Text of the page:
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INTERPLAY BETWEEN ARTICLE – 14, Article – 15(1) & 15(4), Article – 16(1), 16(4)

Article 14 of the Constitution of India reads as under: “The State shall not deny to any person equality before the law or the equal protection of the laws within the territory of India.” The said Article is clearly in two parts – while it commands the State not to deny to any person ‘equality before law’, it also commands the State not to deny the ‘equal protection of the laws’. Equality before law prohibits discrimination. It is a negative concept. The concept of ‘equal protection of the laws’ requires the State to give special treatment to persons in different situations in order to establish equality amongst all. It is positive in character. Therefore, the necessary corollary to this would be that equals would be treated equally, whilst un-equals would have to be treated unequally

Article 15 secures the citizens from every sort of discrimination by the State, on the grounds of religion, race, caste, sex or place of birth or any of them. However, this Article does not prevent the State from making any special provisions for women or children. Further, it also allows the State to extend special provisions for socially and economically backward classes for their advancement. It applies to the Scheduled Castes (SC) and Scheduled Tribes (ST) as well.

Article 16 assures equality of opportunity in matters of public employment and prevents the State from any sort of discrimination on the grounds of religion, race, caste, sex, descent, place of birth, residence or any of them. This Article also provides the autonomy to the State to grant special provisions for the backward classes, under-represented States, SC & ST for posts under the State. Local candidates may also be given preference is certain posts. Reservation of posts for people of a certain religion or denomination in a religious or denominational institution will not be deemed illegal.

Articles 14, 15 and 16 form part of a scheme of the Constitutional Right to Equality. Article 15 and 16 are incidents of guarantees of Equality, and give effect to Article 14.

However, initially, Articles 15(4) and 16(4) were considered exceptions to Articles 15(1) and 16(1).

The Hon’ble Supreme Court, in G.M. Southern Railways v. Rangachari, AIR 1962 SC  held Article 15(4) of the Constitution of India to be an exception to Article 15(1). The relevant portion is reproduced hereunder:

“Article 15(4) which provides, inter alia, for an exception to the prohibition of discrimination on grounds specified in Article 15(1) lays down that nothing contained in the said Article shall prevent the State from making any special provision for the advancement of any socially and educationally backward classes of citizens or for the Scheduled Castes and the Scheduled Tribes”

It was further held that Article 16(4) is an exception to Article 16(1):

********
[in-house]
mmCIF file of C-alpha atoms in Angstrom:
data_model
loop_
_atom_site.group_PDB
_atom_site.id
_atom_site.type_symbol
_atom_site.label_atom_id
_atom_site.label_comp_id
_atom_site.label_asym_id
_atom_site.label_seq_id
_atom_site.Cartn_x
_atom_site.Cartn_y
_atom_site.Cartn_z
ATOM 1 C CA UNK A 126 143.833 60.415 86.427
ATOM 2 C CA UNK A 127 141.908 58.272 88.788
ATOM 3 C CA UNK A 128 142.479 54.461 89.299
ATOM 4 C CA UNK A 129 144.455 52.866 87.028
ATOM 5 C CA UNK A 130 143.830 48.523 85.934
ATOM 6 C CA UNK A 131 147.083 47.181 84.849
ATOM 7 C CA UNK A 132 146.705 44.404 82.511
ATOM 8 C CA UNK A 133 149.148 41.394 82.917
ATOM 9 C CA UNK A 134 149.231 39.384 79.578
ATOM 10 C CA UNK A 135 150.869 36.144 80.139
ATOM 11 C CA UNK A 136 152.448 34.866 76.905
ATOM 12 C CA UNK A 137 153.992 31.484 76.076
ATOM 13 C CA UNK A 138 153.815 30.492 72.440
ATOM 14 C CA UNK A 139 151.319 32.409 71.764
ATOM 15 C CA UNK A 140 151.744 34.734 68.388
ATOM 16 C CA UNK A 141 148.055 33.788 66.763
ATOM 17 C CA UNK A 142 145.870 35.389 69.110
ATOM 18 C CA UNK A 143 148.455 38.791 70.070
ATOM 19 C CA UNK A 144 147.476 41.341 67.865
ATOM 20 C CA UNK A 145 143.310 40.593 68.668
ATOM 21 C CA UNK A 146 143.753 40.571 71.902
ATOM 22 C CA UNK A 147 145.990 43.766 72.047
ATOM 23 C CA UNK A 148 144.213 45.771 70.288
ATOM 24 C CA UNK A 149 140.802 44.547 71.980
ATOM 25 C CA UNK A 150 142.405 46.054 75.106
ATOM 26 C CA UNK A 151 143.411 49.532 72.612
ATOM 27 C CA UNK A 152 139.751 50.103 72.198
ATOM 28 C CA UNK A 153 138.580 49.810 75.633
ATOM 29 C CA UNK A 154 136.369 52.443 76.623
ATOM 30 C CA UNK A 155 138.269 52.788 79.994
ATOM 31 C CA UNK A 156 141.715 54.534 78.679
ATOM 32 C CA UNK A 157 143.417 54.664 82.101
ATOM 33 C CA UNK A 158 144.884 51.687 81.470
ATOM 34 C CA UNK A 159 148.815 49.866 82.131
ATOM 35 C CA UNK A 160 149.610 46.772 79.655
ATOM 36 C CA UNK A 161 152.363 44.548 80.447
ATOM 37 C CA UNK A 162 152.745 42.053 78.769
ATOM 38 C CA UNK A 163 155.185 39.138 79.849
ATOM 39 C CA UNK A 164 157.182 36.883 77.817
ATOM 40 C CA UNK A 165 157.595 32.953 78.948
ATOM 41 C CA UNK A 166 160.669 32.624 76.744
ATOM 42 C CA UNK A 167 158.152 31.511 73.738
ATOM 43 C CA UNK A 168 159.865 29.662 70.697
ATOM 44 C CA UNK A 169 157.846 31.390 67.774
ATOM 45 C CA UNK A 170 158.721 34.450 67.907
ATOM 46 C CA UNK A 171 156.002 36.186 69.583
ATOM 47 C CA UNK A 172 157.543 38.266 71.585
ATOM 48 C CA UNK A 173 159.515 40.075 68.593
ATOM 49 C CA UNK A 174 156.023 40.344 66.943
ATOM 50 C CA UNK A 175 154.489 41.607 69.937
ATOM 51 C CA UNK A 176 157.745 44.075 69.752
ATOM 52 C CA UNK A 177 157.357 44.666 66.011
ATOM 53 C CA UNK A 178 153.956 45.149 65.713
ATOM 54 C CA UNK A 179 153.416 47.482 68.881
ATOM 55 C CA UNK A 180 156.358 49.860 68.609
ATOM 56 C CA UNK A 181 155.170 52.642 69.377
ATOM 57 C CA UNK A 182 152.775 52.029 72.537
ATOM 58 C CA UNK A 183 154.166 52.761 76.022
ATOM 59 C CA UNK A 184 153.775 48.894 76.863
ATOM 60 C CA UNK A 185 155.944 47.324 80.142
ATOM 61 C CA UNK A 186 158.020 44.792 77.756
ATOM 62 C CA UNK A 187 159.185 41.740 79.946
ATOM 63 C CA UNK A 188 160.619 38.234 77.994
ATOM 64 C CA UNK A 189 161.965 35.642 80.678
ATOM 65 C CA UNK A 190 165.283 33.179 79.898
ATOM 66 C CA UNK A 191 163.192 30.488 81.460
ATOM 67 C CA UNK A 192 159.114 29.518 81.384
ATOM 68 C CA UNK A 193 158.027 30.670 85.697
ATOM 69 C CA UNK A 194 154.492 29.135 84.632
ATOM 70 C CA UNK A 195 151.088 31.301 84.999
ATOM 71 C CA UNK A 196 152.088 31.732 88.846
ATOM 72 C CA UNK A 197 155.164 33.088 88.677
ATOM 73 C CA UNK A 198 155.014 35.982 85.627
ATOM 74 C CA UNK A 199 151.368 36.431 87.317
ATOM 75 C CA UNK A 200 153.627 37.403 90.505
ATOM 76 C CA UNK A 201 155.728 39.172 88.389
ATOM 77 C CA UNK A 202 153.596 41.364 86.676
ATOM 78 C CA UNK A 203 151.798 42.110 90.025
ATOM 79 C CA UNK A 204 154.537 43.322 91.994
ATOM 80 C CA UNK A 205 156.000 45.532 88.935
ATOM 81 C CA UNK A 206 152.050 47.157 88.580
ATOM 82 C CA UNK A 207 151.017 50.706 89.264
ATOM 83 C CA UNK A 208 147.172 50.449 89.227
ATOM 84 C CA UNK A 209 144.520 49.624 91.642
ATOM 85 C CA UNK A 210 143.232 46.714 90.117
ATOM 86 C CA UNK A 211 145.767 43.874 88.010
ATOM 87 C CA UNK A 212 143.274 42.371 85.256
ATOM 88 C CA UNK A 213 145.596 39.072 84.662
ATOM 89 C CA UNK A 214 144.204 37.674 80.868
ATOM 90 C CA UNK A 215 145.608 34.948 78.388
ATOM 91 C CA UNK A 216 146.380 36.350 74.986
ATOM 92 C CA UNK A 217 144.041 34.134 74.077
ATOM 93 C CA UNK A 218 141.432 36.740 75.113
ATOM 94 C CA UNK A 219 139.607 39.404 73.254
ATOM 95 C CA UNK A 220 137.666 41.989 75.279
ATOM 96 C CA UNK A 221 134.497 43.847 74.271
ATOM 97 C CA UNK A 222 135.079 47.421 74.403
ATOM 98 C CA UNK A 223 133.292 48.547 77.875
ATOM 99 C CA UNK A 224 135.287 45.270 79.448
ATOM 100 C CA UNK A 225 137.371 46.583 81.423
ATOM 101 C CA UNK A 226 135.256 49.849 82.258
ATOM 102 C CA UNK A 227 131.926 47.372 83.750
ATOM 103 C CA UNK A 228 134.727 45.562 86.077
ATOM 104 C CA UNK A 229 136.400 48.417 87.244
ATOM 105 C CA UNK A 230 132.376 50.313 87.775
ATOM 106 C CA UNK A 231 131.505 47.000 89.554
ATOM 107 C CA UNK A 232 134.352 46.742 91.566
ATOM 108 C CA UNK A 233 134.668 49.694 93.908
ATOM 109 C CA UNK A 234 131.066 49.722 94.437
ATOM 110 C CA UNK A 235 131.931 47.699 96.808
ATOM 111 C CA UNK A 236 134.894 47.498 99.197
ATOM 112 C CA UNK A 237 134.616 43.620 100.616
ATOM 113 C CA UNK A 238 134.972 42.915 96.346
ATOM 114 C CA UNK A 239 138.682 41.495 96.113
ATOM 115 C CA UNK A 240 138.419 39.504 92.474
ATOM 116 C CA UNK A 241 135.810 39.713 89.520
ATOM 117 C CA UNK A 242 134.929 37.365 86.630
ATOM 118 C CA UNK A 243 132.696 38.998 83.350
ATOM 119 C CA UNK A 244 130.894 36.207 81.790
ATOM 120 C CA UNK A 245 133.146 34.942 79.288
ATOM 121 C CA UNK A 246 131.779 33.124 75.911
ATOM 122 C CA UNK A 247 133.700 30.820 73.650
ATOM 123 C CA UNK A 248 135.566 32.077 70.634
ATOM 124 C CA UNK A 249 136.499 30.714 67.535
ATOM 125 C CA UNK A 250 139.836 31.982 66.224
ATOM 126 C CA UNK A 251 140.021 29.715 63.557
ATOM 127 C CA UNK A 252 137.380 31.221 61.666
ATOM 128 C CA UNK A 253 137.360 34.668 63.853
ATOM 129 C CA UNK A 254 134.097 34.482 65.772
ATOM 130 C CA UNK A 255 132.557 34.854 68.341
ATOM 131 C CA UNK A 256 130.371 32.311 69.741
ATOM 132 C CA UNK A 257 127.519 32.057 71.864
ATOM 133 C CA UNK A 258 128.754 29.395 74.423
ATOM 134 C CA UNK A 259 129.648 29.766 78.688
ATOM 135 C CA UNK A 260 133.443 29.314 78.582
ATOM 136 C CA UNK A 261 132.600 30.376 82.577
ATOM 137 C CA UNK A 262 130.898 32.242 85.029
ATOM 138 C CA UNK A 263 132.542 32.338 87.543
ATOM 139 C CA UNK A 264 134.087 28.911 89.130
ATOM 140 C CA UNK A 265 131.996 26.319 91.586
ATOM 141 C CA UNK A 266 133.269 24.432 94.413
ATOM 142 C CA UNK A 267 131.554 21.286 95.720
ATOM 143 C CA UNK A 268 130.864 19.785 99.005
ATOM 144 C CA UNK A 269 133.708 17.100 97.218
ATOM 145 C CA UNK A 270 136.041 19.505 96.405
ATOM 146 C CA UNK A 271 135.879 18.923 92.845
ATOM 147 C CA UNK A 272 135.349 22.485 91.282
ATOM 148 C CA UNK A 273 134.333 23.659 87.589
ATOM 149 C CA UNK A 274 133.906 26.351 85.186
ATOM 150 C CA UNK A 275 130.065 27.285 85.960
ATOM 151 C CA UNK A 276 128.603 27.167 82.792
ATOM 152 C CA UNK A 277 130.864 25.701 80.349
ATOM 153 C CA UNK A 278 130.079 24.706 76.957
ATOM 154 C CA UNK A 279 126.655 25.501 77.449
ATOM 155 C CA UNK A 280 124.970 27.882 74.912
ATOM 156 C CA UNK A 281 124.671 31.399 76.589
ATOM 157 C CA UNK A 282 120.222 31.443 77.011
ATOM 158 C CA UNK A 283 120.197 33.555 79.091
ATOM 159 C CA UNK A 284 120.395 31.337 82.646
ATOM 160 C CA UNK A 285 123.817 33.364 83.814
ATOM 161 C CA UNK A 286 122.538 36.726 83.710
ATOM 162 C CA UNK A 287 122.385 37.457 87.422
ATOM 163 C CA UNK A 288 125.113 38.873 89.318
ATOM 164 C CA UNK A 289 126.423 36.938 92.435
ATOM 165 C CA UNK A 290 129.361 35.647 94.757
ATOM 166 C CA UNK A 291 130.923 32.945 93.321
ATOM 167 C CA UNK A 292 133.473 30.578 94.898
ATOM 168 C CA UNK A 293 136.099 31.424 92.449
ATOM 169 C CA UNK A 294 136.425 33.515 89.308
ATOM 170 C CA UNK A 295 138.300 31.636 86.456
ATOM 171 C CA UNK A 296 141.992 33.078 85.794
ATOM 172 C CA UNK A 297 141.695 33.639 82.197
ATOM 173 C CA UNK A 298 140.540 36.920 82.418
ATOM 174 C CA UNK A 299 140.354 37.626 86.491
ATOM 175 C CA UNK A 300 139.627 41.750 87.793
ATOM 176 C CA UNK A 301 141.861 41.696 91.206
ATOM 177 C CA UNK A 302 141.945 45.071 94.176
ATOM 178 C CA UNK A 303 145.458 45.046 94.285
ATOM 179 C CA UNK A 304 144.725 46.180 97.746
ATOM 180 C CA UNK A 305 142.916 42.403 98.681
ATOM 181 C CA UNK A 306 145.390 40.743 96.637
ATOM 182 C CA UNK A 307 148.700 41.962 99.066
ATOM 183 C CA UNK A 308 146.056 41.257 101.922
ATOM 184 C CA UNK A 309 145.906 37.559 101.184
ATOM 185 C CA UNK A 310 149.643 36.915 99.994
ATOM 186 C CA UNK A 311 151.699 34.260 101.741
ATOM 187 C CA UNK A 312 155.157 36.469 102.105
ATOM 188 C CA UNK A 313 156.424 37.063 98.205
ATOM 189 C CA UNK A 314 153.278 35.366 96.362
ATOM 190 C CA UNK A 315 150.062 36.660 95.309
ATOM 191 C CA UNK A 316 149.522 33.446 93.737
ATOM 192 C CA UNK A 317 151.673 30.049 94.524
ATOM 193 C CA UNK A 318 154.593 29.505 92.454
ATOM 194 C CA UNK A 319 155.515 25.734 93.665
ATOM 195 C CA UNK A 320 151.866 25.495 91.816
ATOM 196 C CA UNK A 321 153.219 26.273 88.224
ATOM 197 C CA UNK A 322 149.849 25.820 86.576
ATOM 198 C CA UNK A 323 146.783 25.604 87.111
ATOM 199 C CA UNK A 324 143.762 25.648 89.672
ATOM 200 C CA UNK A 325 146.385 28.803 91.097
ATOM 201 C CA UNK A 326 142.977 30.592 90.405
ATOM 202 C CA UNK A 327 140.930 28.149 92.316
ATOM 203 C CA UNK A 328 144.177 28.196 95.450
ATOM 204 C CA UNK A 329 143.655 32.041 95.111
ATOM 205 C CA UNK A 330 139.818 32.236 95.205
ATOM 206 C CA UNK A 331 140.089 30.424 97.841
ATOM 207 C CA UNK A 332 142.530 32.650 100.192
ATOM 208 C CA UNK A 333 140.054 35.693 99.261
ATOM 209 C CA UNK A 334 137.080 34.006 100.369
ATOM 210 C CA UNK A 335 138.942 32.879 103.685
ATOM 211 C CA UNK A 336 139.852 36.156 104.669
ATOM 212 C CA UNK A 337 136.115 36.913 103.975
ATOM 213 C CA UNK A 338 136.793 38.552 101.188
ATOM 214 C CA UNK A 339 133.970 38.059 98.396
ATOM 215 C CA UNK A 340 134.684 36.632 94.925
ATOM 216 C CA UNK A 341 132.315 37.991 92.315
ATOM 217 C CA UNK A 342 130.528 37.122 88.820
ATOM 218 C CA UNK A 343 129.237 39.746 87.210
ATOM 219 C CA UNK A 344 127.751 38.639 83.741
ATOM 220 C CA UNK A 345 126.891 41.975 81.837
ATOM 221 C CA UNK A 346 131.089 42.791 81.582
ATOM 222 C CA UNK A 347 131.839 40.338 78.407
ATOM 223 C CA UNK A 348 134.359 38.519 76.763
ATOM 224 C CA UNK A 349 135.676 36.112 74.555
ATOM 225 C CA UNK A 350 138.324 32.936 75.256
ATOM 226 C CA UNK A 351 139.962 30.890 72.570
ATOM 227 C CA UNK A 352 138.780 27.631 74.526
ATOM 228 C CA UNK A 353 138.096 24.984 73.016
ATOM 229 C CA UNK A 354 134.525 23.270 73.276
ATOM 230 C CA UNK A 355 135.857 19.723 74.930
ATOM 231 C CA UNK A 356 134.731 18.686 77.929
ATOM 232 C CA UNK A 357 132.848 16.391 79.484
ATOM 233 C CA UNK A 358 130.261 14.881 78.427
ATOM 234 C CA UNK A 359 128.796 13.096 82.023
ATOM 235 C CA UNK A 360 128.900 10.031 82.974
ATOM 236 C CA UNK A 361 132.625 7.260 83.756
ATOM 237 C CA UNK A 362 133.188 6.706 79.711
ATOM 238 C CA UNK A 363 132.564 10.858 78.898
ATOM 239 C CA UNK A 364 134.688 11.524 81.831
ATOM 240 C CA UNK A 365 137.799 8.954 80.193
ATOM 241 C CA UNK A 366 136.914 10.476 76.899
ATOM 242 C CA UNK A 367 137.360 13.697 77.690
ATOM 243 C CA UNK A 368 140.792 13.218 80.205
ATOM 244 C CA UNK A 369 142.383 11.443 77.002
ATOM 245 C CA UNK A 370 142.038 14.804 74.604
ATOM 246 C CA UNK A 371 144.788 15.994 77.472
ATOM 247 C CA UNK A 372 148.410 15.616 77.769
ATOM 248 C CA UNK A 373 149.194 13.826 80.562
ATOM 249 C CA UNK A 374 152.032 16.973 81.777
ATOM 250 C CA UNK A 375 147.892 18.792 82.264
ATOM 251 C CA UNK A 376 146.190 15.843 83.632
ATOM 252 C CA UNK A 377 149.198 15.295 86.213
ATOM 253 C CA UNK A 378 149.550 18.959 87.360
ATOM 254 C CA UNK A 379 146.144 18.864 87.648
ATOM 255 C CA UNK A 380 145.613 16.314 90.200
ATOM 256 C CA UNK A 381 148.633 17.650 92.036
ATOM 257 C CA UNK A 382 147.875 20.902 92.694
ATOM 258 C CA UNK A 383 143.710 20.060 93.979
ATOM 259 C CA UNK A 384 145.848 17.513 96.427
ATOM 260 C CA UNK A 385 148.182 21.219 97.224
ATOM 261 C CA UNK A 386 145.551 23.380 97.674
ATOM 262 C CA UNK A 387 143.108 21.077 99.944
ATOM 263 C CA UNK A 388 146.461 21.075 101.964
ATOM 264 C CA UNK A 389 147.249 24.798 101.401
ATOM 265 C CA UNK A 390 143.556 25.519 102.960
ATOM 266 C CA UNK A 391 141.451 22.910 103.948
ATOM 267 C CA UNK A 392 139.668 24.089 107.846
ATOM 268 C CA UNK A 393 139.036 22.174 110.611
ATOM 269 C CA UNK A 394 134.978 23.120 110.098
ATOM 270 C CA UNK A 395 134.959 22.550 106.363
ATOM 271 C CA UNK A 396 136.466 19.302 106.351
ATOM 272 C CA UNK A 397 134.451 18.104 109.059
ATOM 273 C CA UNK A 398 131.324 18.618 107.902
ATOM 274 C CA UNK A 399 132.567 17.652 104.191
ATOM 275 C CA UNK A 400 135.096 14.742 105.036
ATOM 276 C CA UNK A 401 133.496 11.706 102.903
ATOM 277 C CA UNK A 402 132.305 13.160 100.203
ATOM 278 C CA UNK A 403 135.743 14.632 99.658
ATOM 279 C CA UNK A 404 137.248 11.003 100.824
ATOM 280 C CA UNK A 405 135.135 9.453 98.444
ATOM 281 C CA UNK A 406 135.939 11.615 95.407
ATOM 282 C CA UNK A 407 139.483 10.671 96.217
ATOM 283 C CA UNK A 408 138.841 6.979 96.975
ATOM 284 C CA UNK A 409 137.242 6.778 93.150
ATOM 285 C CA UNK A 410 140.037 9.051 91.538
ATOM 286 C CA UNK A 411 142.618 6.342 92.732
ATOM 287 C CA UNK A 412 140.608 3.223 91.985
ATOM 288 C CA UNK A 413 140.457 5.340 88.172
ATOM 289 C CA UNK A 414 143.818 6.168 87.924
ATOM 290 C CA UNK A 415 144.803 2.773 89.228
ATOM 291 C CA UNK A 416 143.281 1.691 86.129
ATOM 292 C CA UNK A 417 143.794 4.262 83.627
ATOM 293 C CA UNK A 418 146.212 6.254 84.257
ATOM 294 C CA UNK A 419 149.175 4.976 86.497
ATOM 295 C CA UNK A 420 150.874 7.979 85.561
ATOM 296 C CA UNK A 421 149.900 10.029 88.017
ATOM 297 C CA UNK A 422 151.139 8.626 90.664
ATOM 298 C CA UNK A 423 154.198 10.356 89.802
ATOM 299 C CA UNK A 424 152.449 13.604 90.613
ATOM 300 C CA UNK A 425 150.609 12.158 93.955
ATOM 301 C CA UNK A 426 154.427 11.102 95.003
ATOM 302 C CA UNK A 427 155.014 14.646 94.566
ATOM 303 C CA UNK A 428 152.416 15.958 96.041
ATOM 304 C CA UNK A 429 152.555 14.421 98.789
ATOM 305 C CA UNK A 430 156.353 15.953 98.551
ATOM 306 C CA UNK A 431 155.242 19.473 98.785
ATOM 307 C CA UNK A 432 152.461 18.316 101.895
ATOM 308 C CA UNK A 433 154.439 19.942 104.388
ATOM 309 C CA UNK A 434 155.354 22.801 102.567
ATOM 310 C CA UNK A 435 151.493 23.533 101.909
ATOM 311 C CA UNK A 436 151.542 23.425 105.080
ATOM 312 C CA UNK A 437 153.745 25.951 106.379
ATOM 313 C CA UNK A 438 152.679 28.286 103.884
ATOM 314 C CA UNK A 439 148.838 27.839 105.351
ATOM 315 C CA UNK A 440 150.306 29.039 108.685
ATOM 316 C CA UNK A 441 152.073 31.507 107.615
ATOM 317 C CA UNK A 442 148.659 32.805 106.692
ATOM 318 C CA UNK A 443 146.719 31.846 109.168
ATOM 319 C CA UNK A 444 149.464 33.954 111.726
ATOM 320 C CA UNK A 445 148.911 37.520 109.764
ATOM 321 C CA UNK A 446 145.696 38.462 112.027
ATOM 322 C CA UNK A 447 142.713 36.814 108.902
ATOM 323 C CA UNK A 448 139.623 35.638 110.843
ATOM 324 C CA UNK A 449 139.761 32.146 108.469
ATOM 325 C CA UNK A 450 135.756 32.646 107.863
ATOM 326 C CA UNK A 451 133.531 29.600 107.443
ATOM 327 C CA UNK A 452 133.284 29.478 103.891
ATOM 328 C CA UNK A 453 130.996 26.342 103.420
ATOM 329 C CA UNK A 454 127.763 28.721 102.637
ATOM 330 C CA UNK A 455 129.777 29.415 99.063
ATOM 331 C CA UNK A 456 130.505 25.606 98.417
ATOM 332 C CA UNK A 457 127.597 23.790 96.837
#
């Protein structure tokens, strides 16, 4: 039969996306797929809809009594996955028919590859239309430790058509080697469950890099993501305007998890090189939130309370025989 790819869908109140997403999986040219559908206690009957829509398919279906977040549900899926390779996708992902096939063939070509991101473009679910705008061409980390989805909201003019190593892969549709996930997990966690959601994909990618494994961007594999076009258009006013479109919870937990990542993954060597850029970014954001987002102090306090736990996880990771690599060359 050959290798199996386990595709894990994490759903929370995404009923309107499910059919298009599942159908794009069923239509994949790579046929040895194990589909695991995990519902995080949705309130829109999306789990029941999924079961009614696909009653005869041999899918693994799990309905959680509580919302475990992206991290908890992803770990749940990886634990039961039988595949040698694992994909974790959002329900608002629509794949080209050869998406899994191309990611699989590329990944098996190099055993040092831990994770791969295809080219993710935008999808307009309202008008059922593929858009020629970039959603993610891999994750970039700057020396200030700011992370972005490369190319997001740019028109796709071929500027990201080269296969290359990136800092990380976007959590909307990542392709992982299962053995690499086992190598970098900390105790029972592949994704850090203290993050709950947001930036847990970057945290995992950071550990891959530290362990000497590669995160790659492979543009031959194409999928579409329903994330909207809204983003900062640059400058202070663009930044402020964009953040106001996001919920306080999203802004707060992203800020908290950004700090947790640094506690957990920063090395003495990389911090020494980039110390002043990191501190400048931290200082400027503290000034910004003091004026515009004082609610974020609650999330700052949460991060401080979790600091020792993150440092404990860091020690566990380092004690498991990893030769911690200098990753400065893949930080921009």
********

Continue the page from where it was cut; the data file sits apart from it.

“I have already said that it is implicit in the Article that reservation cannot be of all appointments or even of a majority of them, for that would completely destroy the fundamental right enshrined in Article 16(1) to which Article 16(4) is in the nature of a proviso or an exception or at any rate make it practically illusory.”

In M.R. Balaji v. State of Mysore, AIR 1963 SC 649, this view was followed, and it was held that: “Thus, there is no doubt that Article 15(4) has to be read as a proviso or an exception to Articles 15(1) and 29(2).”

This view, that Articles 15(4) and 16(4) were exceptions to Articles 15(1) and 16(1), was again reiterated in Triloki Nath v. State of Jammu and Kashmir, AIR 1969 SC 1, and in State of A.P. v. U.S.V. Balram, (1972) 1 SCC 660.

The majority of a 7-Judge Bench of the Hon’ble Supreme Court, in State of Kerala v. N.M. Thomas, (1976) 2 SCC 310, introduced a change in the concept of equality. It held that Articles 14, 15, and 16 are all equality rights, and that the scheme of equality sought to achieve real equality. It was held that Articles 15(4) and Article 16(4) are not exceptions to Articles 15(1) and 16(1) respectively. The relevant portions of the majority judgments are reproduced hereunder:

Ray, C.J. held,

Article 16(4) clarifies and explains that classification on the basis of backwardness does not fall within Article 16(2) and is legitimate for the purposes of Article 16(1). If preference shall be given to a particular under-represented community other than a backward class or underrepresented State in an all-India service such a rule will contravene Article 16(2). A similar rule giving preference to an under-represented backward community is valid and will not contravene Articles 14, 16(1) and 16(2). Article 16(4) removes any doubt in this respect.

Mathew, J Held,

I agree that Article 16(4) is capable of being interpreted as an exception to Article 16(1) if the equality of opportunity visualized in Article 16(1) is a sterile one, geared to the concept of numerical equality which takes no account of the social, economic, educational background of the members of Scheduled Castes and scheduled tribes. If equality of opportunity guaranteed under Article 16(1) means effective material equality, then Article 16(4) is not an exception to Article 16(1). It is only an emphatic way of putting the extent to which equality of opportunity could be carried viz., even up to the point of making reservation.